Figure 3.

Tracts showing lower fractional anisotropy in Huntington’s disease gene carriers when compared with controls. Results (red-yellow [lower to higher statistical values]) are projected on a white matter skeleton (green), overlaid on a customized mean fractional anisotropy image [59].

2.3.2 Functional MRI

There is mounting evidence that the severity of clinical manifestations in HD is influenced not just by neuronal loss but also by neuronal dysfunction and circuitry rearrangement, and that these processes can occur early in the disease, possibly even before neurodegeneration. By monitoring the hemodynamic response (blood flow) of neural activation, functional neuroimaging methods such as functional MRI (fMRI) produce dynamic images of the brain that aid in elucidating neural activity. Data from manifest HD patients revealed decreased task-activation in multiple subcortical and cortical regions, as well as increased task-activation in various cortical areas, which was interpreted as a compensatory mechanism for task performance [70, 71, 72, 73, 74, 75]. Interestingly, premanifest HD gene carriers who were further away from illness onset showed increased activation in multiple brain regions, whereas premanifest HD gene carriers who were closer to disease onset showed lower activation in the striatum [76, 77, 78, 79].

Both premanifest and manifest HD gene carriers have exhibited intrinsic deficits in functional connectivity in resting-state fMRI data [80, 81, 82]. Reduced blood-oxygen-level-dependent (BOLD) synchronization between the caudate and premotor cortex was reported in premanifest HD gene carriers [80]. A study found several abnormal networks in both premanifest and manifest HD subjects using a method that measures changes in synchrony in BOLD signal amplitude and across space. For example, it has been found that premanifest HD gene carriers had lower resting-state synchronization in the sensory-motor network and that this level of synchrony was related to motor performance as determined by speeded self-paced tapping [83]. Overall, these data demonstrate aberrant functional network connection in both premanifest and manifest HD, implying that resting state fMRI could be valuable for detecting early neural dysfunction and tracking disease progression.

Premanifest HD gene carriers have also been discovered to have neurovascular changes. Cortical arteriolar cerebral blood volume (CBVa) was significantly elevated in premanifest HD gene carriers compared to normal controls, which was connected with genetic parameters including the CAG-age product score and estimated years to onset [84].

2.3.3 Diffusion MRI

Diffusion MRI assesses the microstructural integrity of white matter filaments, providing additional information to volumetric MRI. The diffusion of water in different directions within the brain is measured using this technique. Water diffusion in healthy white matter fibers is usually only in one direction, making them anisotropic. When white matter breaks down, for example, due to axonal injury or demyelination, diffusion increases in directions other than the axons. Diffusion MRI might, in theory, reveal neuronal injury or dysfunction that occurs before volumetric loss.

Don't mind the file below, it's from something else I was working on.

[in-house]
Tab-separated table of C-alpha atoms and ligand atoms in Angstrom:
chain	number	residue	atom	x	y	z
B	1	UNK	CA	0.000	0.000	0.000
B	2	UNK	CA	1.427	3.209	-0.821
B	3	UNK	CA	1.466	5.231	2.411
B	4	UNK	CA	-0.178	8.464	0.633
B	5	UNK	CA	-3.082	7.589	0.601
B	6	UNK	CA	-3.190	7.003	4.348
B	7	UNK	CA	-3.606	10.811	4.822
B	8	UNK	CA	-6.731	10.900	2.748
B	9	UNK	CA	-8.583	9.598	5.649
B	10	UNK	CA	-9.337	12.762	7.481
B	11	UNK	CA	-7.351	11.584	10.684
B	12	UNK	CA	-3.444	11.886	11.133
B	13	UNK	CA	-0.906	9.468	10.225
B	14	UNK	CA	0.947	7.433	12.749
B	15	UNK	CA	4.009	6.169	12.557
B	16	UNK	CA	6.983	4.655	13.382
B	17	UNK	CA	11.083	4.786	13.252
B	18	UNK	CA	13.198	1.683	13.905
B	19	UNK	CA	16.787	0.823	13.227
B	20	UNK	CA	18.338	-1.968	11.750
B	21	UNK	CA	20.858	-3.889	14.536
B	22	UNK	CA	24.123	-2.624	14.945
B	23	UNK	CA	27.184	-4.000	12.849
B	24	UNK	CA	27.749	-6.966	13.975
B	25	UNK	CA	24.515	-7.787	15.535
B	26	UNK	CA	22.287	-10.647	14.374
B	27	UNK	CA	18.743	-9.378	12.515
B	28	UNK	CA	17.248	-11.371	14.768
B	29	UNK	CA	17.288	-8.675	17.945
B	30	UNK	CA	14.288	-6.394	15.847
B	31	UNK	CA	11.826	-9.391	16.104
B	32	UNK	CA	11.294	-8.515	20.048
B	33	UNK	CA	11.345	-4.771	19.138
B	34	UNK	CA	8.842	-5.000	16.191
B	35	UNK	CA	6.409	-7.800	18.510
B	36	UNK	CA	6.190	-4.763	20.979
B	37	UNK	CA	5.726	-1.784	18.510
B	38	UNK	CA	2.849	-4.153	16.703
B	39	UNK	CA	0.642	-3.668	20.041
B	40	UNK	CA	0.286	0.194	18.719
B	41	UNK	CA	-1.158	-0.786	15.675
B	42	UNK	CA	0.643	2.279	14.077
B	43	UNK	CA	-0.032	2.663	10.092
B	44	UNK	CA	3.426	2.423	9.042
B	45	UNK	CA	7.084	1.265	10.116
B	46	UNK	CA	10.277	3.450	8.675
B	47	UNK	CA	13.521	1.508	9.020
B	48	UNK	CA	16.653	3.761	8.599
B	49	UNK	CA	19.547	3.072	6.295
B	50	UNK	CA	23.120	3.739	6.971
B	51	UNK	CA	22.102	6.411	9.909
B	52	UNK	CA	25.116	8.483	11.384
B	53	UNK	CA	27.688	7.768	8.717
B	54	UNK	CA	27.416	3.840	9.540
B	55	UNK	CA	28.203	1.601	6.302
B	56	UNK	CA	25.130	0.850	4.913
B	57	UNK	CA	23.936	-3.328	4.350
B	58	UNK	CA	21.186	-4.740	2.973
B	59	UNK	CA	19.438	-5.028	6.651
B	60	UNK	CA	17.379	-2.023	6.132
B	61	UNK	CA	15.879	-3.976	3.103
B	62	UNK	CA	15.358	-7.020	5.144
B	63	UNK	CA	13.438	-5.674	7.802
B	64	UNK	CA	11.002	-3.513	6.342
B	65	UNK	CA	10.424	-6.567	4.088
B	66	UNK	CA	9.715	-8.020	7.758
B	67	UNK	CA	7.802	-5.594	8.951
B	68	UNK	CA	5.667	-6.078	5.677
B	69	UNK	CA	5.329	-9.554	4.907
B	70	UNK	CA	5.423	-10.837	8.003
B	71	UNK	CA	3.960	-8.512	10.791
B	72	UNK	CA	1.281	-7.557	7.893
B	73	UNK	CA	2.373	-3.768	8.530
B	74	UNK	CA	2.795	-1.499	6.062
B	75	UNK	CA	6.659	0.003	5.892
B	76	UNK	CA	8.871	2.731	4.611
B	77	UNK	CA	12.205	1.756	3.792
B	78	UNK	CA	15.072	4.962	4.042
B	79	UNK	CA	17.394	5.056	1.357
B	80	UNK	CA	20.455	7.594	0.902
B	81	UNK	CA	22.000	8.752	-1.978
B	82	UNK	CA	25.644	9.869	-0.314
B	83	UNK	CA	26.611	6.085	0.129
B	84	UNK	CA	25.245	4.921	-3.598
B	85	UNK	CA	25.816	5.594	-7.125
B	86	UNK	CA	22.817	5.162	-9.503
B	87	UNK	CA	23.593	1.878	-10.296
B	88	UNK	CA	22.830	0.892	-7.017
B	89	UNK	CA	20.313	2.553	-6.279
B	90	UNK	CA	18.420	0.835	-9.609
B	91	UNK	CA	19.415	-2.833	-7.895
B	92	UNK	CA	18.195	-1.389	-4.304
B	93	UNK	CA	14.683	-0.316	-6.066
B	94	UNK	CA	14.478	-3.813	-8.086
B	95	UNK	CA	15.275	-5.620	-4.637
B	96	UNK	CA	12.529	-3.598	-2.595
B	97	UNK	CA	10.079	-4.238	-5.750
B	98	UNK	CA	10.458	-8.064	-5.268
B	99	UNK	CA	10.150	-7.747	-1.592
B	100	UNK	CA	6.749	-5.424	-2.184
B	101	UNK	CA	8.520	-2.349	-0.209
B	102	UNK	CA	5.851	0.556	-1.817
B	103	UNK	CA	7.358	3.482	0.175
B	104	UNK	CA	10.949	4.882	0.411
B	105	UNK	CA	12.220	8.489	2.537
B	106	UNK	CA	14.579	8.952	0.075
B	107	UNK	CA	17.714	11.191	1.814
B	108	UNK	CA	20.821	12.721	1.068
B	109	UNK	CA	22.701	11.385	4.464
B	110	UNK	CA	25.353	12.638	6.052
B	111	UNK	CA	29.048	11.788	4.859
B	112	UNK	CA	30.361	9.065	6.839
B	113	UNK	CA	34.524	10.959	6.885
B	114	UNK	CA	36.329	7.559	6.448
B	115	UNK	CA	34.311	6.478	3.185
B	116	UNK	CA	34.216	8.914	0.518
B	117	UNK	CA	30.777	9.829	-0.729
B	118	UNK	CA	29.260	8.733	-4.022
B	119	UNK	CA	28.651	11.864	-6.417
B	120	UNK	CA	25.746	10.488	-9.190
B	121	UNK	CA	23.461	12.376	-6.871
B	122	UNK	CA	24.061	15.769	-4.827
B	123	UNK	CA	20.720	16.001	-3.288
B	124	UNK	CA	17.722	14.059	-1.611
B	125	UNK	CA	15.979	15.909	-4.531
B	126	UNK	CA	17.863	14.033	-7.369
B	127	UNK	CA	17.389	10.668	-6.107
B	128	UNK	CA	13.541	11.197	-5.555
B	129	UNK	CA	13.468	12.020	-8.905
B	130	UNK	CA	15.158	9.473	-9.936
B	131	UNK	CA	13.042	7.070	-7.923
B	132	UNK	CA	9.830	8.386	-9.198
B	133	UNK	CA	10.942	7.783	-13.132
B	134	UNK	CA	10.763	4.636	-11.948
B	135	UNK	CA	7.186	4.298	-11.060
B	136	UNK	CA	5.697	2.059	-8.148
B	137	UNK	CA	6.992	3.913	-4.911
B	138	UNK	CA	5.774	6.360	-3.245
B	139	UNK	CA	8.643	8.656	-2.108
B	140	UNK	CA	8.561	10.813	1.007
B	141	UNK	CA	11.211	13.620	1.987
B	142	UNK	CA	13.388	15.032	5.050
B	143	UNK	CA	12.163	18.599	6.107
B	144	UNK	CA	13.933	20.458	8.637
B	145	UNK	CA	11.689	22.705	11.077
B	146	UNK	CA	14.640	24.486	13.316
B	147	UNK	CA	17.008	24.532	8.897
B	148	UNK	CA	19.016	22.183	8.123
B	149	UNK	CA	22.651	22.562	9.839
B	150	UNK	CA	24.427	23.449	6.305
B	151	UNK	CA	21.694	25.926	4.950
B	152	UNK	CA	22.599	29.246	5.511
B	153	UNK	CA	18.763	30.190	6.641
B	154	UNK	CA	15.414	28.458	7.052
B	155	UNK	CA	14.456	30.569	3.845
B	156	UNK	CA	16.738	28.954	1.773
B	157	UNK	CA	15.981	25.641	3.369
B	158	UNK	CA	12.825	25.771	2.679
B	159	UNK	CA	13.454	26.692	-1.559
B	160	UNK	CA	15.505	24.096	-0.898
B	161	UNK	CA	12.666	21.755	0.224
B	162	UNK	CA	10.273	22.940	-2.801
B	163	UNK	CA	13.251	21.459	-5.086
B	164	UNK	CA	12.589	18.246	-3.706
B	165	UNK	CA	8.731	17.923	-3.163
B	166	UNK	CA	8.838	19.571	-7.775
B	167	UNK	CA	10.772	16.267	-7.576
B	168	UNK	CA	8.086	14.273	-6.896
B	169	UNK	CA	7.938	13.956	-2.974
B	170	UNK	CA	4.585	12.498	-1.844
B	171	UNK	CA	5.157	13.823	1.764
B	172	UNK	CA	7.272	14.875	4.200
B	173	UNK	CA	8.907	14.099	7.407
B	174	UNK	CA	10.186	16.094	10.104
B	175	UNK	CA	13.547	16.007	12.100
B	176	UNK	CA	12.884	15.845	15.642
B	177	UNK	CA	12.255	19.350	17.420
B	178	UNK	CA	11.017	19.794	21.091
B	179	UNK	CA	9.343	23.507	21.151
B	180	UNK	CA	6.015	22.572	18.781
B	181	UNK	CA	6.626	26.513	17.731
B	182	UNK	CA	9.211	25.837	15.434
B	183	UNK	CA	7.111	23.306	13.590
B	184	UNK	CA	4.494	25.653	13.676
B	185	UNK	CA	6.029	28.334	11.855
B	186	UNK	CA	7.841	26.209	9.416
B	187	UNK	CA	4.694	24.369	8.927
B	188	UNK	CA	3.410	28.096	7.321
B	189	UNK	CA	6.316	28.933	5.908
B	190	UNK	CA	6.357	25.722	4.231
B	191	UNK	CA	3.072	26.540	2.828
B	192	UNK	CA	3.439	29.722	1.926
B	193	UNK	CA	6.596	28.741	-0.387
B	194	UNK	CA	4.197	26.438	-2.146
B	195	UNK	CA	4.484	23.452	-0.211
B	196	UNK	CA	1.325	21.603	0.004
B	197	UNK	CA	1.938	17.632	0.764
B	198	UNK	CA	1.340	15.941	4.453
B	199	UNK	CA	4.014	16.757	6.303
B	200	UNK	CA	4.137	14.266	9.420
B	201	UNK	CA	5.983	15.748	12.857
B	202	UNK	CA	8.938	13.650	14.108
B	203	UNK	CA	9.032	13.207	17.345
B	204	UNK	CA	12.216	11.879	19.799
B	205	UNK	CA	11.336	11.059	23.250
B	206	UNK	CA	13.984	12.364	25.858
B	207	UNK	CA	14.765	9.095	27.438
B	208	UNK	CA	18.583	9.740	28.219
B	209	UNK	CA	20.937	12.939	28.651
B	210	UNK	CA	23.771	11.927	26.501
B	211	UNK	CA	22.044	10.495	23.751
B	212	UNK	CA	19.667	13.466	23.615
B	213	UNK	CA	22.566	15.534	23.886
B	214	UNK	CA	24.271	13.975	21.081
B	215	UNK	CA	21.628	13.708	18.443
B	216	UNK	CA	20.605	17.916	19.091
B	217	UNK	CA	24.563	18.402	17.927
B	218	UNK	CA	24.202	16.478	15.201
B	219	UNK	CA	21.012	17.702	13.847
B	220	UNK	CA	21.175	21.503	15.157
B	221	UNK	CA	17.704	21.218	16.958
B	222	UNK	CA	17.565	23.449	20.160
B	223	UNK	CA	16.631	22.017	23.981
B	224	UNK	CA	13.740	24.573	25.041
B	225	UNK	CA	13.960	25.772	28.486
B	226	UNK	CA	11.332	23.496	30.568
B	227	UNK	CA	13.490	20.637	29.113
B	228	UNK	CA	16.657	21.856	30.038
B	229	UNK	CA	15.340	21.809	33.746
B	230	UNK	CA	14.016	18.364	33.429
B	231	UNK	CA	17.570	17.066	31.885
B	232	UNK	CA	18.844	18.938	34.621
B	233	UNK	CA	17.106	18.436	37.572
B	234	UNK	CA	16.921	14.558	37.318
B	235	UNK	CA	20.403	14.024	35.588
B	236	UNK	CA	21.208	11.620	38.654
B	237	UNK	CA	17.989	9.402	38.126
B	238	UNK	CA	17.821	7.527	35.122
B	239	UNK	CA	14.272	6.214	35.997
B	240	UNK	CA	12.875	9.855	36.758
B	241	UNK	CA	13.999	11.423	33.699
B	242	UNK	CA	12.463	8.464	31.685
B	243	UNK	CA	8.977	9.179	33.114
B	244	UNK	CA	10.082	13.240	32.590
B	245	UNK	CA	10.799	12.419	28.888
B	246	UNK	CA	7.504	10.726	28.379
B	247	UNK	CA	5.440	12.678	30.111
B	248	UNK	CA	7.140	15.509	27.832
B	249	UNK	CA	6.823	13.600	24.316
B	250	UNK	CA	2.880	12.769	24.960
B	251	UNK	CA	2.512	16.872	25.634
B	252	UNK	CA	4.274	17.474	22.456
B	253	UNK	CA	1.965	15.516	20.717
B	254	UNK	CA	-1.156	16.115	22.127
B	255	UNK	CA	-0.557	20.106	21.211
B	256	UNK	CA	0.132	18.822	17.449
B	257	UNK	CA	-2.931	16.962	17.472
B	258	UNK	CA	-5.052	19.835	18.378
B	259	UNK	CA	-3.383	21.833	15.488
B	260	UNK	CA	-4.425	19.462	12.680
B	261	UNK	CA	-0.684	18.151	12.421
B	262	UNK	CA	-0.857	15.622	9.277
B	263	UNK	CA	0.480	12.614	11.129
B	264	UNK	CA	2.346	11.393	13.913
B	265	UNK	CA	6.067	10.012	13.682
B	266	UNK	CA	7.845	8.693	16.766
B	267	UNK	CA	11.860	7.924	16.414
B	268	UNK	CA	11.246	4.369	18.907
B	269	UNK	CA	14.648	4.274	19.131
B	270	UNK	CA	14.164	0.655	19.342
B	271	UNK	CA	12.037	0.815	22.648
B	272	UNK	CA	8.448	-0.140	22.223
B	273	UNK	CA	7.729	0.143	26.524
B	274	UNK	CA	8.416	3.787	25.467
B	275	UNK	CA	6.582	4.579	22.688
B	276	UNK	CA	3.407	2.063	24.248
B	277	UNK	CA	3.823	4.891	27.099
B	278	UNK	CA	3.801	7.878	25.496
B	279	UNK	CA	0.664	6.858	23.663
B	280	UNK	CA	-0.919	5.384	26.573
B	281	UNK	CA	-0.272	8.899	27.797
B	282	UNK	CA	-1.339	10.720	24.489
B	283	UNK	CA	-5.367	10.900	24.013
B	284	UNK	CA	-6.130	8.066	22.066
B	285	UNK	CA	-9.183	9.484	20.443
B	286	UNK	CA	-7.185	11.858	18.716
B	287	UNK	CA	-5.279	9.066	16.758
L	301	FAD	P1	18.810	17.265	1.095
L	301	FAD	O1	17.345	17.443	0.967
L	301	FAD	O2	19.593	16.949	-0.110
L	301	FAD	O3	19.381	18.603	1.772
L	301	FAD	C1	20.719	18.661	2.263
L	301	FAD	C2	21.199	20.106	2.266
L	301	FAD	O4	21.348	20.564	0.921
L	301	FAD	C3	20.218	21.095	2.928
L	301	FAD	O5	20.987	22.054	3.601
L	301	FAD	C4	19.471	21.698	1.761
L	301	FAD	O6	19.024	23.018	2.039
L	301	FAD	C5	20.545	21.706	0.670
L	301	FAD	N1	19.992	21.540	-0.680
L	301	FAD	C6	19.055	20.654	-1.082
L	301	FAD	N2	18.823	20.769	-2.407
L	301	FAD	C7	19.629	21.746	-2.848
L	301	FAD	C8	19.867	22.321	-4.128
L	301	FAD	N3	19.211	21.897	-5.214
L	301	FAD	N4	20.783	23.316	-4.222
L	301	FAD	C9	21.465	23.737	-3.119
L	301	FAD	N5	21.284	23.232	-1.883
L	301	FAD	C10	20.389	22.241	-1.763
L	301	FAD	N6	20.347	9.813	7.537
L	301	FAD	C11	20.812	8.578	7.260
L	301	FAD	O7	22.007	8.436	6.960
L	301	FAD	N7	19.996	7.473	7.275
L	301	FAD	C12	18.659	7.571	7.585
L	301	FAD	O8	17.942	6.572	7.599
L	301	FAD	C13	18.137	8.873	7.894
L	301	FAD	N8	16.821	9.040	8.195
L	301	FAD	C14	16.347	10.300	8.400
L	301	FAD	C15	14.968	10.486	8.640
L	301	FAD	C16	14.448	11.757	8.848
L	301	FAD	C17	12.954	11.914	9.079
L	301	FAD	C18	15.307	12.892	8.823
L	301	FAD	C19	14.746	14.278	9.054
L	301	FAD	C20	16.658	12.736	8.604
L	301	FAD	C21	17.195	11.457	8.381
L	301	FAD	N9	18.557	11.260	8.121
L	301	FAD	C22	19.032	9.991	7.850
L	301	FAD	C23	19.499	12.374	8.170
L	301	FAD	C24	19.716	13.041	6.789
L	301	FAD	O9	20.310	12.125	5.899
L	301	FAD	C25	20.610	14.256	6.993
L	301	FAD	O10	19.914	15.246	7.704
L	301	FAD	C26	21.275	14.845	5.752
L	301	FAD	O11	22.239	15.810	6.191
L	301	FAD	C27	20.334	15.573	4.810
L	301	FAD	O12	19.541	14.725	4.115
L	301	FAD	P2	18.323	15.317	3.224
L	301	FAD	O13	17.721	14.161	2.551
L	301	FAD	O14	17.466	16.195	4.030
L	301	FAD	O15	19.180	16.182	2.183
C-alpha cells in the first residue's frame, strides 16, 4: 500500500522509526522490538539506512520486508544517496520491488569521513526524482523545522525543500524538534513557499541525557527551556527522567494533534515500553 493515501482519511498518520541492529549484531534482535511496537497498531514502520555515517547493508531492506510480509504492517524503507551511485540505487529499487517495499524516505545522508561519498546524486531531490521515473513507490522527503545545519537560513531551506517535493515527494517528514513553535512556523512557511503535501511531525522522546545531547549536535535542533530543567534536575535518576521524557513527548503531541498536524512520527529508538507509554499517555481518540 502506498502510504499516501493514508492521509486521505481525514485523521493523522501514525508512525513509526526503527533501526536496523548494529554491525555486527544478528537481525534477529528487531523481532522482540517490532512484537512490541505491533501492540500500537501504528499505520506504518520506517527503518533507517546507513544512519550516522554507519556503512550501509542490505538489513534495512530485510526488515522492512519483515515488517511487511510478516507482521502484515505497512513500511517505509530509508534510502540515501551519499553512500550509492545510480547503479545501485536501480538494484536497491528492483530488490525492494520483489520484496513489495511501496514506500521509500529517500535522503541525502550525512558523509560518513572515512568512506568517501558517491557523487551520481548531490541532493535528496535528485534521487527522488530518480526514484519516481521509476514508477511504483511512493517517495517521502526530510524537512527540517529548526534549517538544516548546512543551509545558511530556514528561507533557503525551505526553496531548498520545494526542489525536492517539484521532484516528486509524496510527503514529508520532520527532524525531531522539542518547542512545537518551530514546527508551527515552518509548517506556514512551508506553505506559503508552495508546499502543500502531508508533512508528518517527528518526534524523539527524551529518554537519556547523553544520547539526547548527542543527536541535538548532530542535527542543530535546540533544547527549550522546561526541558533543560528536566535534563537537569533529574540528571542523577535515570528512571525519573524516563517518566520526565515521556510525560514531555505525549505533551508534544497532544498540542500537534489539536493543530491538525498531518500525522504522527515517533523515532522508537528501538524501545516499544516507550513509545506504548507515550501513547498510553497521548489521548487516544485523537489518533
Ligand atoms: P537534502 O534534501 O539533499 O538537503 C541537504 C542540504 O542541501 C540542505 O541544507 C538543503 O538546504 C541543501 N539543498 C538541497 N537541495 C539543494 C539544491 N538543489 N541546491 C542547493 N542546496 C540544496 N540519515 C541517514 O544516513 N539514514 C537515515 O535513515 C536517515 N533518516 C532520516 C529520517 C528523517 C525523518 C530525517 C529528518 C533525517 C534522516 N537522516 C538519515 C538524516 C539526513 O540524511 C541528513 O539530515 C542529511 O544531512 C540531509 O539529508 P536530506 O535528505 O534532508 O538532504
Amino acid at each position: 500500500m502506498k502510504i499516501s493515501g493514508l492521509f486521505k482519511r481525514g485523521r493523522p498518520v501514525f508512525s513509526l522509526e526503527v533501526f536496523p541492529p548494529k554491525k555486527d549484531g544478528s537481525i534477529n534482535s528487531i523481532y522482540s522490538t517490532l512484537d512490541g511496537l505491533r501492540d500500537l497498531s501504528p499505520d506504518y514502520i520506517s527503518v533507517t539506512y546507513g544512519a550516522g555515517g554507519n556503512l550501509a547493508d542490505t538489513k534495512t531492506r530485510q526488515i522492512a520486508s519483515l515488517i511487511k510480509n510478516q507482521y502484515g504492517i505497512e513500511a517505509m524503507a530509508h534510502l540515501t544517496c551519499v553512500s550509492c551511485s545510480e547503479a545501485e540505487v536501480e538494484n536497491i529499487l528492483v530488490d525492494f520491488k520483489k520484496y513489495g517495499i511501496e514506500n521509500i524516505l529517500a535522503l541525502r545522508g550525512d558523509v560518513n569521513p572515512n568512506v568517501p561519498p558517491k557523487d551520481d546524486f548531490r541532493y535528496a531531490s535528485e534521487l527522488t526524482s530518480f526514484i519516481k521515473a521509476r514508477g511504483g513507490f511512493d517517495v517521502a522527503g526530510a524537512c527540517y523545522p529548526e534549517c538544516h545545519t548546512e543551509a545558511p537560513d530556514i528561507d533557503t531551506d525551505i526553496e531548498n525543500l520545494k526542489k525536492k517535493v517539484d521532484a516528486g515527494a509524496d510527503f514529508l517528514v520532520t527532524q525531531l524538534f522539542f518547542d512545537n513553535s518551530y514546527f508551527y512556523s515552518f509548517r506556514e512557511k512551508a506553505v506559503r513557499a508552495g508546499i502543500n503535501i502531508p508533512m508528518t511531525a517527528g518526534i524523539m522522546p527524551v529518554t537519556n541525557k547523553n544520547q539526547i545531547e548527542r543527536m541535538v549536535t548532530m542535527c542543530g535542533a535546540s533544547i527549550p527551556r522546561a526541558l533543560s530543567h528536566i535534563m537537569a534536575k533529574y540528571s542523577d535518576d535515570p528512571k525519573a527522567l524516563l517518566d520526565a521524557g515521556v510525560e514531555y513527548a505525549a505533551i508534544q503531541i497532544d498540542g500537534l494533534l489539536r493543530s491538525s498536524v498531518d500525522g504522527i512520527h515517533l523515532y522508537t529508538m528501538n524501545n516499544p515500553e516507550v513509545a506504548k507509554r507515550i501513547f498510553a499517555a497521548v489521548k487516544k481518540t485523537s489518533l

The most widely-studied diffusion technique in HD is diffusion tensor imaging (DTI). Across various neurodegenerative diseases, reductions in fractional anisotropy (FA) and increases in mean diffusivity (MD) are commonly observed [85, 86, 87] indicating their sensitivity but lack of specificity to the underlying neurodegenerative process. Axonal loss, demyelination, and less cohesive white matter tracts are thought to be the cause of these abnormalities, which would be expected to occur before volume loss.

A Diffusion metric change has been observed in premanifest HD in cross-sectional investigations, particularly in the corpus callosum, internal capsule, and thalamic radiations [88, 89, 90, 91]. These alterations in the white matter, particularly the frontal, parietal, and occipital white matter, become increasingly pronounced and extensive in manifest HD [92, 93, 94]. The results of longitudinal studies using diffusion metrics have proved inconclusive. Two studies in premanifest HD failed to find 12–30 month changes [89, 95], whereas two larger studies found progressive changes over 1–5 years in premanifest HD cohorts including those up to 10 years away from onset [90, 96]. In manifest-HD, longitudinal alterations in DTI measures have also been demonstrated [51].

Changes in regional DTI measurements have been linked to total motor score (TMS), timed finger tapping, executive function [80], apathy [97], and depression [98]. However, no research has looked into the effectiveness of DTI measurements in predicting clinical development. Furthermore, DTI measurements had smaller impact sizes than volumetric measures in a comparative investigation across periods of 6–15 months [99] limiting the use of DTI as a biomarker of HD progression.